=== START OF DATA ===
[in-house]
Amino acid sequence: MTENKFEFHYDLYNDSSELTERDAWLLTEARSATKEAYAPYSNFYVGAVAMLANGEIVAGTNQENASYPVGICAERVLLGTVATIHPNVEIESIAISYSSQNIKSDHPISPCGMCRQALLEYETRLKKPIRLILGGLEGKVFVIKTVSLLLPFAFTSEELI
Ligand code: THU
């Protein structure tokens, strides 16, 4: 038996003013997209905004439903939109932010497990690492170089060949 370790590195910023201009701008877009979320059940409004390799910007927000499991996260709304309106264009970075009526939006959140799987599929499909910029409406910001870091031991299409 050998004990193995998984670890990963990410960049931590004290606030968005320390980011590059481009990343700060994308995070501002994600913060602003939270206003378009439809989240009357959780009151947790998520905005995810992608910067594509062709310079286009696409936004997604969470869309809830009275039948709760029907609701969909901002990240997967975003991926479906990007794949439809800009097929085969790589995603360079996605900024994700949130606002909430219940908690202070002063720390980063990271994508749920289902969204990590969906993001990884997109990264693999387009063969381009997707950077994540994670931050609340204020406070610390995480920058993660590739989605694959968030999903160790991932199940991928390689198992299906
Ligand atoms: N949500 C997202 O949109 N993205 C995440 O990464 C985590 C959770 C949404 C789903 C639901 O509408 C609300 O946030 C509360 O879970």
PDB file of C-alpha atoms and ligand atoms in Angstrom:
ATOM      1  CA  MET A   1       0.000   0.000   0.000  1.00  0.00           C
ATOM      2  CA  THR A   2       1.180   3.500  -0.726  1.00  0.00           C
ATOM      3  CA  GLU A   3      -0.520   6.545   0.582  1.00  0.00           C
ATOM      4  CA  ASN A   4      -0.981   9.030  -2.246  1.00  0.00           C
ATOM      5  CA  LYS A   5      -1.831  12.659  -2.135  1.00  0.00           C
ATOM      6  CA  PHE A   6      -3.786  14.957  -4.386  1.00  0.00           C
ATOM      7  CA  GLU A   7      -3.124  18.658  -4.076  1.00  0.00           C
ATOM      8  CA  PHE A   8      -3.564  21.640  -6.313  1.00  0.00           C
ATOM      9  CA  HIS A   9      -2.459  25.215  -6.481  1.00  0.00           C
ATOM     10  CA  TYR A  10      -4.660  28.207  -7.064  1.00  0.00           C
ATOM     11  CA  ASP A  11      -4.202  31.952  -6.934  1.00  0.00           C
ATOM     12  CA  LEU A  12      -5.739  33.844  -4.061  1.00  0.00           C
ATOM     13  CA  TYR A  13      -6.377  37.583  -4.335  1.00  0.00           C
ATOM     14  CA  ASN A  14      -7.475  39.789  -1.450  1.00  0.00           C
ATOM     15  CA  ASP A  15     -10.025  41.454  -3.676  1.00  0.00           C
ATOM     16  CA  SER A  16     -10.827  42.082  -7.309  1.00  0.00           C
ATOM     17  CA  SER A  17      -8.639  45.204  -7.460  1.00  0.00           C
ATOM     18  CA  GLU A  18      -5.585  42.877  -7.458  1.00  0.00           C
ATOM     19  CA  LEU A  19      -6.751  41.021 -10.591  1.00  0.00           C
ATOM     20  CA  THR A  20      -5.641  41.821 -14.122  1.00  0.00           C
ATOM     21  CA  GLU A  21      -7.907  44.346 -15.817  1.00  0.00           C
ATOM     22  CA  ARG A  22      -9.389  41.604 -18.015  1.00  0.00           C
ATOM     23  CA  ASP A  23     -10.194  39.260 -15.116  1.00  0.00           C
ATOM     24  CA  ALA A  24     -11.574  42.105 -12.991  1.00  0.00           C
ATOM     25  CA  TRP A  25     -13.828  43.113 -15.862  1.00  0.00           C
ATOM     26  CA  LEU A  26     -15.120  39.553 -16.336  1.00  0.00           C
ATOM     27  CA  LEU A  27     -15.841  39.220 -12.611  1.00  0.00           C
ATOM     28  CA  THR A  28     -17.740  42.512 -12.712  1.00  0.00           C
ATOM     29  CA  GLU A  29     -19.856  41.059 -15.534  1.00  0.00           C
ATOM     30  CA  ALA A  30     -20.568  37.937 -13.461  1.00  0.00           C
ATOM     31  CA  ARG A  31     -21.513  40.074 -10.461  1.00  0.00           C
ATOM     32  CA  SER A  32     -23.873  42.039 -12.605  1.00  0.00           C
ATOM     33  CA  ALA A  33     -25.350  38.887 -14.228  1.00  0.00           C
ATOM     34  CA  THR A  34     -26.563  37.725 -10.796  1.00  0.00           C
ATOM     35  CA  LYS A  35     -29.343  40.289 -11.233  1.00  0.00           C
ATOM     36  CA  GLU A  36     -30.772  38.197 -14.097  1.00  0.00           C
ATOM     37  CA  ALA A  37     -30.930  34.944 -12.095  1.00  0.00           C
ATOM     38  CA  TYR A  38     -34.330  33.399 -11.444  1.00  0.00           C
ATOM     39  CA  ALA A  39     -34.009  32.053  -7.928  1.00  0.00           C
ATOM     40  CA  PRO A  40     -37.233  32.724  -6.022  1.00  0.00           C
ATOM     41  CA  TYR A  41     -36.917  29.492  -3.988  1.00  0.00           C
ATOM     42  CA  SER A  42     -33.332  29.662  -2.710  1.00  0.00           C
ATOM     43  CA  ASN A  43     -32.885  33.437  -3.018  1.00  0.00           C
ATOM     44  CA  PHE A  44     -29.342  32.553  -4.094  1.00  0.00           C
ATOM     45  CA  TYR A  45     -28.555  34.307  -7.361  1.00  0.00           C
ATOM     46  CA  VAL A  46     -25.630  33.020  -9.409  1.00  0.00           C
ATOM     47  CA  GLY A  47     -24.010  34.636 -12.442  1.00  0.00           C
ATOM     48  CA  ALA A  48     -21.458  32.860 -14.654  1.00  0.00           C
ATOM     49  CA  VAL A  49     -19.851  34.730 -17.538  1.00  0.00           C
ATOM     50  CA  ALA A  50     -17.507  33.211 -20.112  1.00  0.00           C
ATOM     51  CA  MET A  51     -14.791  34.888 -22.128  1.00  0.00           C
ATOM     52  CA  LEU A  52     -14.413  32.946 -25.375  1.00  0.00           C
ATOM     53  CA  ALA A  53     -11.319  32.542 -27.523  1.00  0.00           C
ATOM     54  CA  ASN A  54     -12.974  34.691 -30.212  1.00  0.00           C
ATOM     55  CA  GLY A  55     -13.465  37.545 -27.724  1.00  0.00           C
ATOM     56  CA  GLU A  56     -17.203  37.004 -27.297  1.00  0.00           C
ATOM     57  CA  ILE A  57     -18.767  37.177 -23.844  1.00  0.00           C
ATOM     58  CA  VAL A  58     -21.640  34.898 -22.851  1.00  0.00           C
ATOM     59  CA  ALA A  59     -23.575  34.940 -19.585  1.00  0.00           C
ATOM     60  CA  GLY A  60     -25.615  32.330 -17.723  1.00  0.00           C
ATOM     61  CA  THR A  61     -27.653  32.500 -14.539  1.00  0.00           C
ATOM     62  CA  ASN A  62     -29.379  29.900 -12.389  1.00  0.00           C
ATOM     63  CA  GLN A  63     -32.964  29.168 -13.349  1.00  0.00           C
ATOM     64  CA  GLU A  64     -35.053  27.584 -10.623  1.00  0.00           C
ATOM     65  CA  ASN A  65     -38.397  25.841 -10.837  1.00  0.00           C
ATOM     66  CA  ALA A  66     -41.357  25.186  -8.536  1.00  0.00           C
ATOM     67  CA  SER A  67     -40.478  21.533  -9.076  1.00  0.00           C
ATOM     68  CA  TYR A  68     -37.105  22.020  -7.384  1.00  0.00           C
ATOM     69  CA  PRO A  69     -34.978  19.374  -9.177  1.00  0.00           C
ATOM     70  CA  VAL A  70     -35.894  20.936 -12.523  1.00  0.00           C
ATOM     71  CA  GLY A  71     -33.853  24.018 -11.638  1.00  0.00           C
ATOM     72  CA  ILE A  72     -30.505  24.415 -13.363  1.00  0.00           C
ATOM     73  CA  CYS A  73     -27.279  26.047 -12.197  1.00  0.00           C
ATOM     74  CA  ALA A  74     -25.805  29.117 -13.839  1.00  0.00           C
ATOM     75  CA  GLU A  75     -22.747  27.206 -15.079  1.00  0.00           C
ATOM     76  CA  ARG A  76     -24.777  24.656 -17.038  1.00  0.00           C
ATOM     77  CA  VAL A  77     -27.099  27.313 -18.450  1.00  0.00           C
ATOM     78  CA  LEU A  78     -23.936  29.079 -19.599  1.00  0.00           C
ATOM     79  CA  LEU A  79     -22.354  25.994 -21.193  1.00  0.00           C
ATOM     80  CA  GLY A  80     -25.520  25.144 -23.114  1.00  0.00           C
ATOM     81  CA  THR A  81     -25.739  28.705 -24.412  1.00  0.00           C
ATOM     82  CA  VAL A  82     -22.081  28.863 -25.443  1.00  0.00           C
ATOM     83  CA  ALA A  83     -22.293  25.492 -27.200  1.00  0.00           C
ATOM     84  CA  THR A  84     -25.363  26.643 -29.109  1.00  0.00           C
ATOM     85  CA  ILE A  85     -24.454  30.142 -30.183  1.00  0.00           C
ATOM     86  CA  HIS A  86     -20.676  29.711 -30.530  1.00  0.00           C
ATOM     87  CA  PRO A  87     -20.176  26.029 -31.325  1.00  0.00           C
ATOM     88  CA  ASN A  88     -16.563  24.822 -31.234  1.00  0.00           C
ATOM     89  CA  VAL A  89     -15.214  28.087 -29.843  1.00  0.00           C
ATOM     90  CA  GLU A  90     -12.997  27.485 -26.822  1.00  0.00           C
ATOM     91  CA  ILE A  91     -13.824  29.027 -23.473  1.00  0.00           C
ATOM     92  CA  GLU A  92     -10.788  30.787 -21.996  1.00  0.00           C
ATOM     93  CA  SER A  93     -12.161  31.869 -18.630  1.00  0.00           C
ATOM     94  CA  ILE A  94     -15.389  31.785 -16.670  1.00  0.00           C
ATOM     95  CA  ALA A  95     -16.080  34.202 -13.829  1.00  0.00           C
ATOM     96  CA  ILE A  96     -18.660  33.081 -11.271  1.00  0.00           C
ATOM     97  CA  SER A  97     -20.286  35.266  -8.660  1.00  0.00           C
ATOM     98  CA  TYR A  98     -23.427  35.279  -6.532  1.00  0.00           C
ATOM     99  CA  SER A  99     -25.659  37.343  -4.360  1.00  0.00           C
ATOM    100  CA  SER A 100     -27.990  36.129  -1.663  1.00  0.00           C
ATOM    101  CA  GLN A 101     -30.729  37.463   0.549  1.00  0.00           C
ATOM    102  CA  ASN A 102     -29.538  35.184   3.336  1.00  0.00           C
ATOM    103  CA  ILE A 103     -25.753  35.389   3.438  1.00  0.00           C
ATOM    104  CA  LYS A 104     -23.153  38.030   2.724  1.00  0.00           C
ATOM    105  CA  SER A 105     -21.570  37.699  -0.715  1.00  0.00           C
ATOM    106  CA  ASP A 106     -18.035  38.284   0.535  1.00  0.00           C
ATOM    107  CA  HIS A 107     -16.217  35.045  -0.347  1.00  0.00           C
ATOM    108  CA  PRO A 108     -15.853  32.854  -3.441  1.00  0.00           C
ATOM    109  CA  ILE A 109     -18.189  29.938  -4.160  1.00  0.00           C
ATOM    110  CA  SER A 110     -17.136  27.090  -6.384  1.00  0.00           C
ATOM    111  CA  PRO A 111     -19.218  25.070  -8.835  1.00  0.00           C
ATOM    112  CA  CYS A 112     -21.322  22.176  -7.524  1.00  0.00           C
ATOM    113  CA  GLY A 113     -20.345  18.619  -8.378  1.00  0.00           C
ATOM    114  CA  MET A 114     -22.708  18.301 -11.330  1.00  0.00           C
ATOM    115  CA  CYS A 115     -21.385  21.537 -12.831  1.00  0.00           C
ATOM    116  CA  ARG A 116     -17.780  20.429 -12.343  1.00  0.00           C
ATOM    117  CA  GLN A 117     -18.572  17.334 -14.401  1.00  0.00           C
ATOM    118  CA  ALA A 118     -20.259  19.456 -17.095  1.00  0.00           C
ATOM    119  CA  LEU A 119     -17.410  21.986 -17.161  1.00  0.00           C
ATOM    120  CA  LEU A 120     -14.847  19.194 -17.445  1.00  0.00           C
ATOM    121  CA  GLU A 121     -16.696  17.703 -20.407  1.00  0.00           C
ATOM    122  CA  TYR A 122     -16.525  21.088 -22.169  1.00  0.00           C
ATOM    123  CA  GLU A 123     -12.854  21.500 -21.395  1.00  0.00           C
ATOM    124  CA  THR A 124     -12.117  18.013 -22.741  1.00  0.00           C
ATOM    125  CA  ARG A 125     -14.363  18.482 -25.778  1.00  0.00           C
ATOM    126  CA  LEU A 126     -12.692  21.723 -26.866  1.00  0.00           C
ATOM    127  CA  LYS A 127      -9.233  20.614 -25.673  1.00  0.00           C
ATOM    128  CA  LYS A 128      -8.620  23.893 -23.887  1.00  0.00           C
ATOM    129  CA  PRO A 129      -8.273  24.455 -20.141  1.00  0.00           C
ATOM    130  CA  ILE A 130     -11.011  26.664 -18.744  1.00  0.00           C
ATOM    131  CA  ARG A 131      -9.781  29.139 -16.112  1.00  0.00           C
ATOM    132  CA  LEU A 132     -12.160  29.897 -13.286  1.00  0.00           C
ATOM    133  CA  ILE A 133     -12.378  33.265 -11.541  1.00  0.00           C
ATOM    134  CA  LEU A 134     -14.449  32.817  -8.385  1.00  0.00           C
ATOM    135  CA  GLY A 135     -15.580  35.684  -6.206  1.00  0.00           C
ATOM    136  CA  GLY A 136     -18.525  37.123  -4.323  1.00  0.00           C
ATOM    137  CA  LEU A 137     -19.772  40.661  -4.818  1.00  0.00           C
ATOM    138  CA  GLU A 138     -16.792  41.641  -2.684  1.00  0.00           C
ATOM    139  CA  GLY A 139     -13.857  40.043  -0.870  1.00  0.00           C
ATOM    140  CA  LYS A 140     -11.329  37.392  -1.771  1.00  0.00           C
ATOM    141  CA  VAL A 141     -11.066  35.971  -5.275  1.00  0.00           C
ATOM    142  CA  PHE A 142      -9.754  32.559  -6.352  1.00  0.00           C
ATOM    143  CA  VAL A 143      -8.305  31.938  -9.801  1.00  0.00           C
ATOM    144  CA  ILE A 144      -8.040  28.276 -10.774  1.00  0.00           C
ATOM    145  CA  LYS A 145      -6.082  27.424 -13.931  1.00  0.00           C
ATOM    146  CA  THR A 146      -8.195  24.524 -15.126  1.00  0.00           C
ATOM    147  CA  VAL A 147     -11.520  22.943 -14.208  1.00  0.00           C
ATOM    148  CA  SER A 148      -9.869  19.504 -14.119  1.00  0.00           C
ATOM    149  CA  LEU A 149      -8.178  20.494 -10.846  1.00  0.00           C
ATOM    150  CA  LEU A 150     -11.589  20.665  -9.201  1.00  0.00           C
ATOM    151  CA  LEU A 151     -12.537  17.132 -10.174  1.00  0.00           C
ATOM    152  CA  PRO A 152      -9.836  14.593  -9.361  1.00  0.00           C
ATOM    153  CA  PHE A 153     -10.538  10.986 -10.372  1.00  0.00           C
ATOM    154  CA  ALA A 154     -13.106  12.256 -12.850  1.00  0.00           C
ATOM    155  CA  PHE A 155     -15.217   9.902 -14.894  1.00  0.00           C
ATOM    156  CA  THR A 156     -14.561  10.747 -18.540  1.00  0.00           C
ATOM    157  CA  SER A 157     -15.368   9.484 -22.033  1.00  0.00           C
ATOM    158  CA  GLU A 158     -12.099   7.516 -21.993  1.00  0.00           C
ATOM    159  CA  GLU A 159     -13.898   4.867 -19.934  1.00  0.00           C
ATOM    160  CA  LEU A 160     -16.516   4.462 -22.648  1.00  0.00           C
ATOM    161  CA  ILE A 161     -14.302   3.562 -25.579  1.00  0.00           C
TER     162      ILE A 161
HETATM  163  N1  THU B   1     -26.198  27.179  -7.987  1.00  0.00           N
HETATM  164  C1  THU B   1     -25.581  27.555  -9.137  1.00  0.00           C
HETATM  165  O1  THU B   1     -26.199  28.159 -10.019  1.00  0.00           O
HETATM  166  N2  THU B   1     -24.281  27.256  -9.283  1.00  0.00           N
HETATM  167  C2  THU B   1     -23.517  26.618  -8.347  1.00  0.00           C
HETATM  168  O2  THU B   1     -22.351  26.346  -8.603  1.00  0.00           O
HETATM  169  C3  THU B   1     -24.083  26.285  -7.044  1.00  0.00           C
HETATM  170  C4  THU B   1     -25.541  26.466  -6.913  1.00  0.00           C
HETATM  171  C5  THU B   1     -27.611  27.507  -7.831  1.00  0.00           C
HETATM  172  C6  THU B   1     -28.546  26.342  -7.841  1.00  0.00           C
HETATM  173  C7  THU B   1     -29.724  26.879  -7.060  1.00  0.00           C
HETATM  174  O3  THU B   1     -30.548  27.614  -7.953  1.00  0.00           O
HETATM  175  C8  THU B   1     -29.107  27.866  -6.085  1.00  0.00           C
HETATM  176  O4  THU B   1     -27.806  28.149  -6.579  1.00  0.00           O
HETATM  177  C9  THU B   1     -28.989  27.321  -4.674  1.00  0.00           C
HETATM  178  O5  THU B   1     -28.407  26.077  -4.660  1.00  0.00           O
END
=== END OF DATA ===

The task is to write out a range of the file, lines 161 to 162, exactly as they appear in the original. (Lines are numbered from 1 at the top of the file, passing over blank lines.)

ATOM    155  CA  PHE A 155     -15.217   9.902 -14.894  1.00  0.00           C
ATOM    156  CA  THR A 156     -14.561  10.747 -18.540  1.00  0.00           C